Ordinary–But Charming

I’ve read several books about ordinary princesses.  The danger is that ordinary can sometimes be only half a step from boring, and when you set out to make your heroine ordinary, you sometimes end up with a heroine who is so very ordinary that she’s not at all interesting or distinctive.  But, on the other hand, sometimes it works.  There’s nothing at all boring about Amy in The Ordinary Princess by M. M. Kaye.

I have to love a book that begins “Long and long ago, when Oberon was king of the fairies, there reigned over the fair country of Phantasmorania a monarch who had six beautiful daughters.”

Amy is born seventh, and is cursed–or blessed?–at her christening by a fairy to be ordinary.  Unlike her blonde-haired, blue-eyed and breathtakingly beautiful sisters, Amy has mousy brown-hair and a turned-up nose, is not the least bit graceful, and is, well, ordinary.  But she knows how to climb down the wisteria vine growing by her window and go off into the forest to climb trees and make friends with squirrels, and she has a wonderful practical bent.  Of one of her sisters’ suitors, she thinks, “He may be very good-looking, but I’m quite sure he has never giggled one good giggle in his life!”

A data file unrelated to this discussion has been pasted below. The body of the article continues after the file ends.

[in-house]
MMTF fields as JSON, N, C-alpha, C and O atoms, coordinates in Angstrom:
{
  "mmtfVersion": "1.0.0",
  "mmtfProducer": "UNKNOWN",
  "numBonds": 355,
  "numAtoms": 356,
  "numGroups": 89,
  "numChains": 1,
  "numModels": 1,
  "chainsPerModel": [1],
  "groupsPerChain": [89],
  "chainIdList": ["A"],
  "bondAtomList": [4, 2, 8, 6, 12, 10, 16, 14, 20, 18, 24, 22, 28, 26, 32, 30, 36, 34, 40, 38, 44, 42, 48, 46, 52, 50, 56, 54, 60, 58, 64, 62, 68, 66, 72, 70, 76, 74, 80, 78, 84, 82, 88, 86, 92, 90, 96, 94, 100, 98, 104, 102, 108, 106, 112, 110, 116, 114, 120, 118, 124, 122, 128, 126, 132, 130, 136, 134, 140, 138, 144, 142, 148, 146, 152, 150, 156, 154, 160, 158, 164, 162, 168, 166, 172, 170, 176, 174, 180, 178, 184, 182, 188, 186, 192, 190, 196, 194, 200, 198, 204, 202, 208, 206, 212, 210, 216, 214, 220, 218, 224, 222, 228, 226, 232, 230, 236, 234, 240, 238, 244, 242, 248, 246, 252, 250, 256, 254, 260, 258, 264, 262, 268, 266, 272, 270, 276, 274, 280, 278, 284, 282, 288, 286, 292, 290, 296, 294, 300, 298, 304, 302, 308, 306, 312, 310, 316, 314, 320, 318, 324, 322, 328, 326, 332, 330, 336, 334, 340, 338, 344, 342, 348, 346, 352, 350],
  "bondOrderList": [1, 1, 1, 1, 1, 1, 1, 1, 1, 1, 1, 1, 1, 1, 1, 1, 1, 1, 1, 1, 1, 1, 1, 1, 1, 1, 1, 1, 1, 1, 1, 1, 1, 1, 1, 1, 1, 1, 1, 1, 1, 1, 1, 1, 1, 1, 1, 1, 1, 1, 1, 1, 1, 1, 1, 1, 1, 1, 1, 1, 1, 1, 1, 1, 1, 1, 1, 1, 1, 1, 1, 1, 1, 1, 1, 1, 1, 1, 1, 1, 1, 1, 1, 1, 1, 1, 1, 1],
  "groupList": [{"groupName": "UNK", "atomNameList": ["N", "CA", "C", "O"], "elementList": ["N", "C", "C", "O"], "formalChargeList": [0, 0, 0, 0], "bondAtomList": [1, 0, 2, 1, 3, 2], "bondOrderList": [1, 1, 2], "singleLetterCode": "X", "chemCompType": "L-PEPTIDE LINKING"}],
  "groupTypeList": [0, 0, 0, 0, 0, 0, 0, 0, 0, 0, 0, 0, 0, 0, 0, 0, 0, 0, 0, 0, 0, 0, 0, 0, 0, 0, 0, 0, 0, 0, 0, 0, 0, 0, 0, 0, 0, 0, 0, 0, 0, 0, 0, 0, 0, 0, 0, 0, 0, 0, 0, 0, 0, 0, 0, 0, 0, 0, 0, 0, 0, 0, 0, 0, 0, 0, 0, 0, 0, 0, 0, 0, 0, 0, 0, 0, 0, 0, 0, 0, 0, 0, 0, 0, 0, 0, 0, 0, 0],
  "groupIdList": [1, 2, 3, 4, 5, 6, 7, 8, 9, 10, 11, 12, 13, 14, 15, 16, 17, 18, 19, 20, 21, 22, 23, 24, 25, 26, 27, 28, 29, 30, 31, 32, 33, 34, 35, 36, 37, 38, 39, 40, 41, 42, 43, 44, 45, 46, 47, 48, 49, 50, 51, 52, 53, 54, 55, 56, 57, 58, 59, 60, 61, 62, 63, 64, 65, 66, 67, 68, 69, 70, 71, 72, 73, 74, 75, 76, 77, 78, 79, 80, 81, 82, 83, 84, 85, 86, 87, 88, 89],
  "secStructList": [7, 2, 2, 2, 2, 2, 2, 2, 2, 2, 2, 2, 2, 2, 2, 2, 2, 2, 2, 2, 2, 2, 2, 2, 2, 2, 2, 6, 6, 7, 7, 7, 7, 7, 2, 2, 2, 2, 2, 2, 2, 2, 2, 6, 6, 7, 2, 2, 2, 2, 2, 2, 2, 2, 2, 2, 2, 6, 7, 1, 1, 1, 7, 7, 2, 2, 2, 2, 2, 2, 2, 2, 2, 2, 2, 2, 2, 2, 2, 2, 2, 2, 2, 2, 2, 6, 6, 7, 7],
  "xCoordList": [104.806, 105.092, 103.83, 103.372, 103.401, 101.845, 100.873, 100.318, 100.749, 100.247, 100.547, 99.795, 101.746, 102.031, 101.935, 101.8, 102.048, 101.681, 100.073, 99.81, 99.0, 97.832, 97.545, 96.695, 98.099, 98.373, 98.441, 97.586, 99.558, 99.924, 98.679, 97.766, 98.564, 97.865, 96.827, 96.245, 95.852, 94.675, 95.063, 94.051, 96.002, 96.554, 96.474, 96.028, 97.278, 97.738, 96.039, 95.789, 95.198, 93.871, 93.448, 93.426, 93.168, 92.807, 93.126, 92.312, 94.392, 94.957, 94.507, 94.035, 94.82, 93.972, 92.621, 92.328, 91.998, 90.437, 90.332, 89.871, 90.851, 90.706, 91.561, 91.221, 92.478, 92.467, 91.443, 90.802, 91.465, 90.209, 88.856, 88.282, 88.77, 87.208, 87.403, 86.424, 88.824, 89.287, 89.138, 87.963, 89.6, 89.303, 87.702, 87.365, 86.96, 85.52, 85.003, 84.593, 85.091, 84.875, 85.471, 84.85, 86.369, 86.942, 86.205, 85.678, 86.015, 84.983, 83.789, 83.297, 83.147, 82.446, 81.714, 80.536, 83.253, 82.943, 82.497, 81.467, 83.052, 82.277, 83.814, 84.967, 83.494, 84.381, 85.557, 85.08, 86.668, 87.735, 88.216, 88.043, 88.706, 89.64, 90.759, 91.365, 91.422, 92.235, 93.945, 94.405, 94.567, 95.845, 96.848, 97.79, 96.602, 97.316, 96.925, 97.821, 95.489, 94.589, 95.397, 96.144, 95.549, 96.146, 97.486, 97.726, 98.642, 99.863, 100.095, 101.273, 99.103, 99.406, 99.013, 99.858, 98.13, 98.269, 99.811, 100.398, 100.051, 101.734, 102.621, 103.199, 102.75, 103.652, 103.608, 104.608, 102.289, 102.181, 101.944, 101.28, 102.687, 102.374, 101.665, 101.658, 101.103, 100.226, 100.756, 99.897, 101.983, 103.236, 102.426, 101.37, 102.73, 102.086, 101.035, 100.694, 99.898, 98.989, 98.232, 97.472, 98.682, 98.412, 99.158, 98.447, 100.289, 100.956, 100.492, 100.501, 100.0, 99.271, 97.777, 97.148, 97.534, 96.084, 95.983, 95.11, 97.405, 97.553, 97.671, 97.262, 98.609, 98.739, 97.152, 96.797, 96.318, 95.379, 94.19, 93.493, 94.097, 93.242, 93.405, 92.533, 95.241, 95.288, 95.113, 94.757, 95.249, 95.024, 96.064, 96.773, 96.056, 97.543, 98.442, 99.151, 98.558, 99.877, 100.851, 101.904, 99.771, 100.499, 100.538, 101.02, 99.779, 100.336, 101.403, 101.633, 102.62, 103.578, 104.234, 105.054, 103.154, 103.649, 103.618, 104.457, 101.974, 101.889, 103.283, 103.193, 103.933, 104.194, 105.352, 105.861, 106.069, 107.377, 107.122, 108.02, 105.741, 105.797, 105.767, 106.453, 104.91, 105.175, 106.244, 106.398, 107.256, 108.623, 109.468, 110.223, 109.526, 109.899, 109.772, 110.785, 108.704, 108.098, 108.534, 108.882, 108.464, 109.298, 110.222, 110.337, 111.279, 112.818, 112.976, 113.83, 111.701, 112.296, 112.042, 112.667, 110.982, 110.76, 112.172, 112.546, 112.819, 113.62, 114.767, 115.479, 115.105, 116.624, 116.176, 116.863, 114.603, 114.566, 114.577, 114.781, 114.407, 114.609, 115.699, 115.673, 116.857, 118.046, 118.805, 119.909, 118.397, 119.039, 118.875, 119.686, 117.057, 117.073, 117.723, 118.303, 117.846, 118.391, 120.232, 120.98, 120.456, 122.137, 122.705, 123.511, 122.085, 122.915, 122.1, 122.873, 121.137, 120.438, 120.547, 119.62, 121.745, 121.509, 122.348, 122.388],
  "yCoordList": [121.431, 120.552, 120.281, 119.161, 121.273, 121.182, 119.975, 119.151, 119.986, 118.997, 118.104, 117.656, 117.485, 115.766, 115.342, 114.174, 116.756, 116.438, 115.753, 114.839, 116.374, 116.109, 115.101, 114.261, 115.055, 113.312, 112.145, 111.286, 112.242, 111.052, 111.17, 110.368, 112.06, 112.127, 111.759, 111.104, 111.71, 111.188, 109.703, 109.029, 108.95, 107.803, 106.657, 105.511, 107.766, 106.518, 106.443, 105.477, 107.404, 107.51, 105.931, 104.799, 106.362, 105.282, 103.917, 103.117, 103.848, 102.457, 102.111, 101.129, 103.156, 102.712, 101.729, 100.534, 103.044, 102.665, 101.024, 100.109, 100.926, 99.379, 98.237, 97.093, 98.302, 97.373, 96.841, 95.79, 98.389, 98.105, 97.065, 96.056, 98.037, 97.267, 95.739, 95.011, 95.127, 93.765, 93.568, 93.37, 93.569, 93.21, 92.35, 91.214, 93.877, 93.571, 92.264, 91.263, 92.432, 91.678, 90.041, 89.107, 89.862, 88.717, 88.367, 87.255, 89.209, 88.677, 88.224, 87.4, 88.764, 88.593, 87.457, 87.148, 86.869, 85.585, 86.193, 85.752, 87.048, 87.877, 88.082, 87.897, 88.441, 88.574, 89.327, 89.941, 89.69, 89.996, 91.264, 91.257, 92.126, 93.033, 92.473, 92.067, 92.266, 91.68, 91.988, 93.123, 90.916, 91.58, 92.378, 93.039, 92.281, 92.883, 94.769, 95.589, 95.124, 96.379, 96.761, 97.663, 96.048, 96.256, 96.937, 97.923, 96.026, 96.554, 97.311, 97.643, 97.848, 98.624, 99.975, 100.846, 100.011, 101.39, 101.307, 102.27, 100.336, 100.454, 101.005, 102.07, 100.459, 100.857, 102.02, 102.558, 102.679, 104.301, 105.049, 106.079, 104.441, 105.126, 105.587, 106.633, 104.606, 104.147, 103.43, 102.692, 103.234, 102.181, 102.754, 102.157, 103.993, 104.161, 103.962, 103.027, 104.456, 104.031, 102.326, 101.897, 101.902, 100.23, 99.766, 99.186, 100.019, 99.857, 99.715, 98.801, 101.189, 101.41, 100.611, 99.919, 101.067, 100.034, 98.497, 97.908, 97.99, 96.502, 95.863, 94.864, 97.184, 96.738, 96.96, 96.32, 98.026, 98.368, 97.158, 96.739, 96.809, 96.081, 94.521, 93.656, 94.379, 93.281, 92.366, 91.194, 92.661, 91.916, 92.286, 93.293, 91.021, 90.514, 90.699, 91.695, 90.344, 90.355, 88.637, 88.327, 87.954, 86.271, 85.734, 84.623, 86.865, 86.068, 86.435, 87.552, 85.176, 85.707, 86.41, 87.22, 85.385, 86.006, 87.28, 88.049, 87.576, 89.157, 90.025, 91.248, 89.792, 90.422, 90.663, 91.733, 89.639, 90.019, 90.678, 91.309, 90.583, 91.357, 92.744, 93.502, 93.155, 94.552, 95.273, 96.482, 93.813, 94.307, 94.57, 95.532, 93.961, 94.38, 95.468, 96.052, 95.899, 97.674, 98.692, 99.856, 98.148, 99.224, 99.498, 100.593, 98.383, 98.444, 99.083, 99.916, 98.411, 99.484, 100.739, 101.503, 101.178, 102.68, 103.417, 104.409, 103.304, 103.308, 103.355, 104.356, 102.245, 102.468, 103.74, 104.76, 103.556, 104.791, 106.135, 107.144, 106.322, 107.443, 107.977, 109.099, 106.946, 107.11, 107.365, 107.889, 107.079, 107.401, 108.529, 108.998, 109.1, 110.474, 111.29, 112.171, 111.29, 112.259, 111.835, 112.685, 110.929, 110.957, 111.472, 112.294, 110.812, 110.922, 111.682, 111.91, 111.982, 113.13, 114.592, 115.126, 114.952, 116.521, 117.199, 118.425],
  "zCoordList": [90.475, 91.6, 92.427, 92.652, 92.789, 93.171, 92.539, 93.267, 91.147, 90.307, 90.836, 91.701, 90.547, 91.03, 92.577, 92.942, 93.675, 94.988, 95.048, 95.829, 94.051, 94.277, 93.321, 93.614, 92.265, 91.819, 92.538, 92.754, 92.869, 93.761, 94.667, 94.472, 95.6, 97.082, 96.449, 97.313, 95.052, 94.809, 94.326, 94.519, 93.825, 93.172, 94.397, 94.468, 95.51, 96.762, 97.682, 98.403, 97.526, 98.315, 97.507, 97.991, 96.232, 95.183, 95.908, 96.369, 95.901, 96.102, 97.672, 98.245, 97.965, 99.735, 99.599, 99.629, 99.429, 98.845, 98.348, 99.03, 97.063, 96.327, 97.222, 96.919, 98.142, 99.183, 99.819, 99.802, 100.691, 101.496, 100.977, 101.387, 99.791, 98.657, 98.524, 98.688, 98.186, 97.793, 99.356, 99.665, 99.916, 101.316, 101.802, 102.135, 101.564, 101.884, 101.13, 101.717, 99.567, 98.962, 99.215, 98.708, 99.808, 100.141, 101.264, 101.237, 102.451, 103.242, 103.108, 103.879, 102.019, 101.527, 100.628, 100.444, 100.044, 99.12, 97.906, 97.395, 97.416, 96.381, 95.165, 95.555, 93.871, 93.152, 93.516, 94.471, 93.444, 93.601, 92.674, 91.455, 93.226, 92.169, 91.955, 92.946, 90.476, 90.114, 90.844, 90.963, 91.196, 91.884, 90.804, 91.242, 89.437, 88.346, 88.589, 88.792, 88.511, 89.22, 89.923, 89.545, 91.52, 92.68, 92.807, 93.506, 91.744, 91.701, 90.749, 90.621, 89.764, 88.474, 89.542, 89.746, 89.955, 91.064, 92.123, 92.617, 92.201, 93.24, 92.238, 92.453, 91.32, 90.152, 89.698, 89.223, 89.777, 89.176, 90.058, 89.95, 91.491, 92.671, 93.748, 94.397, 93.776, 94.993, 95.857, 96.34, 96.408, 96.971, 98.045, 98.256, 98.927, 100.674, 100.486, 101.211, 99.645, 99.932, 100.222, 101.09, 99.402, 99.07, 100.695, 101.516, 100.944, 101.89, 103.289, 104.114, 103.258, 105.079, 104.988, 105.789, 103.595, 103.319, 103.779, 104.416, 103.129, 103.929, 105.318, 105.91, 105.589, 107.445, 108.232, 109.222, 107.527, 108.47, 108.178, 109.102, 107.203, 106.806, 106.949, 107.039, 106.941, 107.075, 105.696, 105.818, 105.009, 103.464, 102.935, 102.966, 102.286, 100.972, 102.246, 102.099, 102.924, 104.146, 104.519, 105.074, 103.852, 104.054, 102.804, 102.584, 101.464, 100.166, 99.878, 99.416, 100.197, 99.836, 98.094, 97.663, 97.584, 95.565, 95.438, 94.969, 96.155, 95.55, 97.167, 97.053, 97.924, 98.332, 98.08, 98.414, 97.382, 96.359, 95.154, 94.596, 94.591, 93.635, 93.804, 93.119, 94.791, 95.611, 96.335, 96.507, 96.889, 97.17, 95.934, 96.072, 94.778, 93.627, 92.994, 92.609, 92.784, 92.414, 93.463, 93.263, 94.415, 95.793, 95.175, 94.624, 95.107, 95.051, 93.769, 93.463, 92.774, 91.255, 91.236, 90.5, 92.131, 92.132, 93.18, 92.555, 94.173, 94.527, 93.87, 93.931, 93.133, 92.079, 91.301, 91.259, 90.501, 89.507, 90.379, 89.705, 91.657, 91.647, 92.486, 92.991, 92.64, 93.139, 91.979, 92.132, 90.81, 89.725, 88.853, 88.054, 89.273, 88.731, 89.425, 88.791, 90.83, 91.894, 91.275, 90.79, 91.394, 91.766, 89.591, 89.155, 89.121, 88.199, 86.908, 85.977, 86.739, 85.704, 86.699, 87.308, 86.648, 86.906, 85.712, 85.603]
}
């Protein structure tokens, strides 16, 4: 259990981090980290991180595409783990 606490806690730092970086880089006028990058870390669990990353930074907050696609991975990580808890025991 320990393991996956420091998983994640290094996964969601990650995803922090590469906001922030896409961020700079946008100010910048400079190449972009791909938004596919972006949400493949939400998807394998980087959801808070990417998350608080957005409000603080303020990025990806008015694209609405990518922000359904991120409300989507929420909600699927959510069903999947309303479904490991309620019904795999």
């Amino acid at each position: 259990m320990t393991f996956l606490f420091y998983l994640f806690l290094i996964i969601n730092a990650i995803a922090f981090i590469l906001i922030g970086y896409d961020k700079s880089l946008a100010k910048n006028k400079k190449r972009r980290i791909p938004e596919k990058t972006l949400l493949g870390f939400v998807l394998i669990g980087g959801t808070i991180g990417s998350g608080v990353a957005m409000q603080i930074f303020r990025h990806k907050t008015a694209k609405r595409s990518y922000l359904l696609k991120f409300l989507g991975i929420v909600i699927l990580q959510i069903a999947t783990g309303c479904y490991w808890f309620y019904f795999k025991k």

When Amy’s turn comes to get married, the royal family is at an utter loss to find an interested prince, so they decide the solution is to bring in a dragon.  That will of course tempt some prince to come kill it, and then he’ll have to marry the princess.  Not wanting a dragon to lay waste to the country, Amy decides to run away.

She goes on to have quite ordinary adventures, in the forest and later as a kitchen maid at another castle, where she falls in love with a man-of-all-work.  They’re ordinary adventures in the most charming way.  The writing is very good, and Amy is a sweet and endearing heroine.  She somehow seems utterly unlike a lot of the brown-haired, tom-boyish, clumsy “ordinary princesses” that populate other books of this sort, even though point by point she has a lot in common with them.  Maybe it’s simply better writing.

I love practical, pragmatic, humorous stories loosely inspired by fairy tales, and this one’s a favorite.

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